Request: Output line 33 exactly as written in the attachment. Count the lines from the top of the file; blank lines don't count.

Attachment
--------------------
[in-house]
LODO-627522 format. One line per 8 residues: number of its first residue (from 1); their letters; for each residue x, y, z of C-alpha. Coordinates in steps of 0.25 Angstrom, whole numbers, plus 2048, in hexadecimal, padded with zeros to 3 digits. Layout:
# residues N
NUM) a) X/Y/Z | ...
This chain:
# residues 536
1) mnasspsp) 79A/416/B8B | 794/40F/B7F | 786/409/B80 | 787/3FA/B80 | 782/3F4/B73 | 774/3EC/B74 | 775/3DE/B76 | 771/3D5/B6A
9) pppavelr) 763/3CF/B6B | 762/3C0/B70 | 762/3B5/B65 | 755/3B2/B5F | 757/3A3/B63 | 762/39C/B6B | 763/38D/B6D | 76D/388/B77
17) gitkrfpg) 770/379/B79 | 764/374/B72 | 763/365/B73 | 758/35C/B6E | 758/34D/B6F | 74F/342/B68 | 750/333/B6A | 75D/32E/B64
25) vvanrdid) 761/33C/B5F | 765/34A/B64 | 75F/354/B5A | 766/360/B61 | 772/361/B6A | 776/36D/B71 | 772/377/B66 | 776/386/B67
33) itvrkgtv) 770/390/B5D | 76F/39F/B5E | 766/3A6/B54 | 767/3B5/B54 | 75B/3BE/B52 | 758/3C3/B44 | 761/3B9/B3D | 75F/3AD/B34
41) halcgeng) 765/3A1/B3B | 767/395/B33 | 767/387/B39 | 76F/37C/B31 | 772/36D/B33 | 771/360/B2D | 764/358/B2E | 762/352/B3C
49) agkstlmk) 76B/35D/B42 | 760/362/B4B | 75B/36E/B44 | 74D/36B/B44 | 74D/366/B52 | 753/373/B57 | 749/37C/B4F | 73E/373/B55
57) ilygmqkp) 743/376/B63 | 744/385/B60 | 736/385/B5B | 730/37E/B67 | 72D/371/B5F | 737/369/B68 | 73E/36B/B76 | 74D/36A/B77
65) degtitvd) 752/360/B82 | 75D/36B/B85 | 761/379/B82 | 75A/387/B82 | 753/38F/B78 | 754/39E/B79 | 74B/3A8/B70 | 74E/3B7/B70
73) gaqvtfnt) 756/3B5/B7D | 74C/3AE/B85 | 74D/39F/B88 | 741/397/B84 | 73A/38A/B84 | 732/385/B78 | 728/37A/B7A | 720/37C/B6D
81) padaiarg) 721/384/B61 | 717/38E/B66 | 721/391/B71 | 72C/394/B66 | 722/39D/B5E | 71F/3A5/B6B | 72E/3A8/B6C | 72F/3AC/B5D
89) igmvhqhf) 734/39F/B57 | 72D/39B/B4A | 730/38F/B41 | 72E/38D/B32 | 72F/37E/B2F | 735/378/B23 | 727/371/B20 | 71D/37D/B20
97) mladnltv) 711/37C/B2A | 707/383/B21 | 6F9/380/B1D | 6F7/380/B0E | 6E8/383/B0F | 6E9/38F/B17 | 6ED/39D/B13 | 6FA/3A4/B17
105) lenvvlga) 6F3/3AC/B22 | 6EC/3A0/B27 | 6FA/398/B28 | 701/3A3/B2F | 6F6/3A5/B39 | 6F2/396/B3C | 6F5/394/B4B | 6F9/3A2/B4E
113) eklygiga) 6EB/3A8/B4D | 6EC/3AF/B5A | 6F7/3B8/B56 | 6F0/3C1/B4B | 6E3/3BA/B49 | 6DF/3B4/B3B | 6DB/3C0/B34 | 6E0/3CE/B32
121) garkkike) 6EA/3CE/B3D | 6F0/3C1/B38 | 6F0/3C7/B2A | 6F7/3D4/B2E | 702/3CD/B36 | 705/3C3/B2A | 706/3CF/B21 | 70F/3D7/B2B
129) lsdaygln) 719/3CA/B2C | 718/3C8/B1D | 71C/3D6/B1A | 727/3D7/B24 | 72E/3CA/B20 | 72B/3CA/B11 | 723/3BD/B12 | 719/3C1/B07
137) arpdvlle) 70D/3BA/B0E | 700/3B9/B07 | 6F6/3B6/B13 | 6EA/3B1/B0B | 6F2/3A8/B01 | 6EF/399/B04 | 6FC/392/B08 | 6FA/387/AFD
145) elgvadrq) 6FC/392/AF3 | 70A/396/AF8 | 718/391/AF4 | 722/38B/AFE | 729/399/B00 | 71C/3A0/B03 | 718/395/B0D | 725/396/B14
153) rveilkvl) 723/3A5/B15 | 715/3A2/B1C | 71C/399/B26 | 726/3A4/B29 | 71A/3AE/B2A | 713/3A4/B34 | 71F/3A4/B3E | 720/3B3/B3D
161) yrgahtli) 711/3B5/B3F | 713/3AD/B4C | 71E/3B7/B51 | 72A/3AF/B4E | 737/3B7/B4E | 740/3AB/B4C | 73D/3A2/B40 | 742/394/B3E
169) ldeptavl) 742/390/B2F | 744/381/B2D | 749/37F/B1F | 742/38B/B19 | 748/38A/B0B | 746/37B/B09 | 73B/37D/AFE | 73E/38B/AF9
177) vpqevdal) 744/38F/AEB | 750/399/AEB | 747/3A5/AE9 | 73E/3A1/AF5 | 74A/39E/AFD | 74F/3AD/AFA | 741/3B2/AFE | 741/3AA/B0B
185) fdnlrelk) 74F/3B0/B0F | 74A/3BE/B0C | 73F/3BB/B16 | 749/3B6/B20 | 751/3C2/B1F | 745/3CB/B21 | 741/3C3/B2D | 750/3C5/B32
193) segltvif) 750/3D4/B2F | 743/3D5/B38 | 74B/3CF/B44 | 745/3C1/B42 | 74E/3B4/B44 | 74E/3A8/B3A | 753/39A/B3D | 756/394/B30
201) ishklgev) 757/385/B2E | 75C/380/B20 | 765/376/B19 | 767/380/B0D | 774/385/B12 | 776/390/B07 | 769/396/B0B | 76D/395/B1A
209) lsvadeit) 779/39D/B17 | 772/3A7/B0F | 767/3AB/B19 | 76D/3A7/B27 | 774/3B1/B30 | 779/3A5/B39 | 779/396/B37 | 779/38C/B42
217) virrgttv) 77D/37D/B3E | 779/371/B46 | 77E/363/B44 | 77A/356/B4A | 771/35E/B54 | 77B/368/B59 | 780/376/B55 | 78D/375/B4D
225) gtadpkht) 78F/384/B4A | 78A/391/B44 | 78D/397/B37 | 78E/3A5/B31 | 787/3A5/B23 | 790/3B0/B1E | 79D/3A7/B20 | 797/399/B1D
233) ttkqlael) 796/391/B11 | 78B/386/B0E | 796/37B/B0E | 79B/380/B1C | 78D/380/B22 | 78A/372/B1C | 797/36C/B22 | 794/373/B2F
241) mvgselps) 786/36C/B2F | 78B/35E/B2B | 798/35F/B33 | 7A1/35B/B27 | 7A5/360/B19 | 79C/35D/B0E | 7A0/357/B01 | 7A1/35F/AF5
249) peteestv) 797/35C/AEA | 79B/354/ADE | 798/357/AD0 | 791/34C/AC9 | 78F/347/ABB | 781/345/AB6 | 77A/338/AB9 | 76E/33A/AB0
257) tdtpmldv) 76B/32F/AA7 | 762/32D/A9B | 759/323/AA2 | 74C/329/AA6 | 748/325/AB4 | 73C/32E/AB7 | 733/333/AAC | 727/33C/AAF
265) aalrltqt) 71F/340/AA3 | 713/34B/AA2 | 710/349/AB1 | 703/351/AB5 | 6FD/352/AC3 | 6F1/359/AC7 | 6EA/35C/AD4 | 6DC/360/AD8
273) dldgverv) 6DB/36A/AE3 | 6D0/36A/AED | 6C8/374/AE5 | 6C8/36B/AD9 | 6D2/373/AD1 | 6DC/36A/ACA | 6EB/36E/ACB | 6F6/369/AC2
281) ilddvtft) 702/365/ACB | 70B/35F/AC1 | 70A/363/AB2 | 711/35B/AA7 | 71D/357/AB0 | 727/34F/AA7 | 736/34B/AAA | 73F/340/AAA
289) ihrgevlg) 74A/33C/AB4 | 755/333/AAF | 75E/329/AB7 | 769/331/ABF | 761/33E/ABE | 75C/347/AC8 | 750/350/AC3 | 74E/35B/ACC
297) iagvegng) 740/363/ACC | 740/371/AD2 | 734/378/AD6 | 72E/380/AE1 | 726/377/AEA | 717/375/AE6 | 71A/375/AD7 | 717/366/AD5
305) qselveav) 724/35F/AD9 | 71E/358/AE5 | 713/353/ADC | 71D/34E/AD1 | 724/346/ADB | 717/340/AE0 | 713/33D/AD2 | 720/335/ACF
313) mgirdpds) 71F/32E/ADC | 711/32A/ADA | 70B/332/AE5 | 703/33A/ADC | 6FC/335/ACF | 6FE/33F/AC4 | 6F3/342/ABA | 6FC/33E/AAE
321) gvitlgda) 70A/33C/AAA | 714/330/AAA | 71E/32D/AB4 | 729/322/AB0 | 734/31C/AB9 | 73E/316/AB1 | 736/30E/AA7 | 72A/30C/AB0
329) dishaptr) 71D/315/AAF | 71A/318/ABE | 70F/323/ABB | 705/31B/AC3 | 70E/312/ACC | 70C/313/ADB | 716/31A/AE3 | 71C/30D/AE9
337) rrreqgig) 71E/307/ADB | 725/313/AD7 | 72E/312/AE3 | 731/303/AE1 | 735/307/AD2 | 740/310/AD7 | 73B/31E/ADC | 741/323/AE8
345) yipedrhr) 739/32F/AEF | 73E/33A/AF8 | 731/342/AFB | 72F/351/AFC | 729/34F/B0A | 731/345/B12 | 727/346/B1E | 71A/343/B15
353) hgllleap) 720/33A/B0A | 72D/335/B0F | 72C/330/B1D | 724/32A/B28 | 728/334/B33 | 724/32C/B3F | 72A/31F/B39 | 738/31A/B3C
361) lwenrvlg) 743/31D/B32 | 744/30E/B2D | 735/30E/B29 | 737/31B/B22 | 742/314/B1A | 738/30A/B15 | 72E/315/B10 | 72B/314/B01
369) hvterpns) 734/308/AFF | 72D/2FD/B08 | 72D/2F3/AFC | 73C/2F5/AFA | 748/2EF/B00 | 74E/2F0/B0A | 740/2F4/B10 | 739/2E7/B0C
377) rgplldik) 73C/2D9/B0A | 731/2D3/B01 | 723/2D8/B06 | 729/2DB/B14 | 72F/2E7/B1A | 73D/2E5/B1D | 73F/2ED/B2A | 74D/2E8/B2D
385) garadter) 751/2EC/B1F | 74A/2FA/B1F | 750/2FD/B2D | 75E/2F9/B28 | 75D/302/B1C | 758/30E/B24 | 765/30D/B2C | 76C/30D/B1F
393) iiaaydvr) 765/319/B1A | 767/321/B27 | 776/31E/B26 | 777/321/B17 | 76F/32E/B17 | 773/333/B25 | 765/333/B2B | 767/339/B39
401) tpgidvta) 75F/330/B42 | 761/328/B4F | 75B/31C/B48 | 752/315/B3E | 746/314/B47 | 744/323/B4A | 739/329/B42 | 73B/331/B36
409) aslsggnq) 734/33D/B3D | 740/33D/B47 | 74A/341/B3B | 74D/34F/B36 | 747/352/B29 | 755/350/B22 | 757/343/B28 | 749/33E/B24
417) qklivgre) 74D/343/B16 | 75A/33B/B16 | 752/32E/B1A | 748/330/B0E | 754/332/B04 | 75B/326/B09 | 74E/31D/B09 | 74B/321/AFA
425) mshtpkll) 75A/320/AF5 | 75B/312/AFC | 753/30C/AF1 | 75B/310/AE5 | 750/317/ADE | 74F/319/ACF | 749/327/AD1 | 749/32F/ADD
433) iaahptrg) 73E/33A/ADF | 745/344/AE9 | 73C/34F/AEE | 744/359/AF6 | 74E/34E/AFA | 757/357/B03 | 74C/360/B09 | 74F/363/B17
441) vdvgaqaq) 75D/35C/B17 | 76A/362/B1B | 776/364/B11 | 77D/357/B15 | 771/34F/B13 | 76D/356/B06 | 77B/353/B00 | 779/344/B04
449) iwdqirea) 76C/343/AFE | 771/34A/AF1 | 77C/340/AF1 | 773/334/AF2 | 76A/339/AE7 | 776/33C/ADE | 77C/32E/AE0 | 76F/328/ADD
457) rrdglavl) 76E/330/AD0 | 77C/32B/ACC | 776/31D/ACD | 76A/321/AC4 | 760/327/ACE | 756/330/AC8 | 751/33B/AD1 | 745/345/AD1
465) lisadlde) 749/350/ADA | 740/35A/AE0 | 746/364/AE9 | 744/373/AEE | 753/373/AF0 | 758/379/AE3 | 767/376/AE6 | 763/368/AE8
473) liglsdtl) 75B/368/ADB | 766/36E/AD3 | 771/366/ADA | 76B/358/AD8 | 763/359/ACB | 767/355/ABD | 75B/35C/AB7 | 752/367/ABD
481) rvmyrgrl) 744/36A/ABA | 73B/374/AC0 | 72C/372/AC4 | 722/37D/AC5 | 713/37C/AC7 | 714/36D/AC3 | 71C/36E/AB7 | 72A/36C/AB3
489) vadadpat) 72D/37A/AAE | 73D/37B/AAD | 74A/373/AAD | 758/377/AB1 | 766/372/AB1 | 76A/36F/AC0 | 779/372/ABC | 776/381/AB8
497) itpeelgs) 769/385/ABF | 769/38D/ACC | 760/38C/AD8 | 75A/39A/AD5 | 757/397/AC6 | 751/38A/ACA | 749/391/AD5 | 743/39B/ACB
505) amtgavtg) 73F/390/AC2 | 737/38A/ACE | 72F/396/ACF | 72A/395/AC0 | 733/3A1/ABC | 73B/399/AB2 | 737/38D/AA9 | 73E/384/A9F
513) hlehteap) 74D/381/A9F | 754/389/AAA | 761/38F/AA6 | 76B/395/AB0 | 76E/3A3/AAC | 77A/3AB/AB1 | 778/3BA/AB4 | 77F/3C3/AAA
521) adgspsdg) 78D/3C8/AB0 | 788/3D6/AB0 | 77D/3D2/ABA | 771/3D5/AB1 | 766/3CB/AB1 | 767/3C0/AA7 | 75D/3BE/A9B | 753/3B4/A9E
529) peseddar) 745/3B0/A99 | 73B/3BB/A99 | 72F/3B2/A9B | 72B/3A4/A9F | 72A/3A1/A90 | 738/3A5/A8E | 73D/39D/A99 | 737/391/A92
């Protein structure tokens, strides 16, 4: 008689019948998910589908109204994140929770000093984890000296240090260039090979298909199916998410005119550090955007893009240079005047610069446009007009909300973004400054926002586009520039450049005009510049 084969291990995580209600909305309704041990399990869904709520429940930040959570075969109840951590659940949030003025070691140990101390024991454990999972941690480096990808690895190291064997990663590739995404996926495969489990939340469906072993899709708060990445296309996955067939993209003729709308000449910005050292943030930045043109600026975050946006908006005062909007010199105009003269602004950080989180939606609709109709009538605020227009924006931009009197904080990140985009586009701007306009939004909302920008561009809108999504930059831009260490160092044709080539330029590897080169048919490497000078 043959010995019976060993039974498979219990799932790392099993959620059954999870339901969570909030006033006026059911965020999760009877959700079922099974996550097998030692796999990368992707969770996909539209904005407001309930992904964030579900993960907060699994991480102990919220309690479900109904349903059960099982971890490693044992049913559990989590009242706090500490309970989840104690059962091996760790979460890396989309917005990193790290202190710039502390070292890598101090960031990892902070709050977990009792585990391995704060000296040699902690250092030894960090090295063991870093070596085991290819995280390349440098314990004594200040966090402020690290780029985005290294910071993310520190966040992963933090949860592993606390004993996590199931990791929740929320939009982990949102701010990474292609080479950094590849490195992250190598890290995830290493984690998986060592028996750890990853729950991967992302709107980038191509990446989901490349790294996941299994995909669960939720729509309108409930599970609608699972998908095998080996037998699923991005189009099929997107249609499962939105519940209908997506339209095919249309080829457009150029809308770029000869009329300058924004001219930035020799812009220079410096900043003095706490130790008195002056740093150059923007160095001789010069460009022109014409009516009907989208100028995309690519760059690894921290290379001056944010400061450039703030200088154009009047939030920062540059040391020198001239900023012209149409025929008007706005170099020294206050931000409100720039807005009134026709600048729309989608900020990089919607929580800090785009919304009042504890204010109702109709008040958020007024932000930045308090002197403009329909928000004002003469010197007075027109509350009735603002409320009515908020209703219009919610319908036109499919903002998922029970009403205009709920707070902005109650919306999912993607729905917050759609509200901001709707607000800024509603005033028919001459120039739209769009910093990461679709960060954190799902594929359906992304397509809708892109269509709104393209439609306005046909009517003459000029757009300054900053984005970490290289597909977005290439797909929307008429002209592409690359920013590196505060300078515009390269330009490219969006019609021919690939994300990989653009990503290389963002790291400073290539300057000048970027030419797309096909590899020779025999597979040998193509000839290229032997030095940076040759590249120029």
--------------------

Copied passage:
209) lsvadeit) 779/39D/B17 | 772/3A7/B0F | 767/3AB/B19 | 76D/3A7/B27 | 774/3B1/B30 | 779/3A5/B39 | 779/396/B37 | 779/38C/B42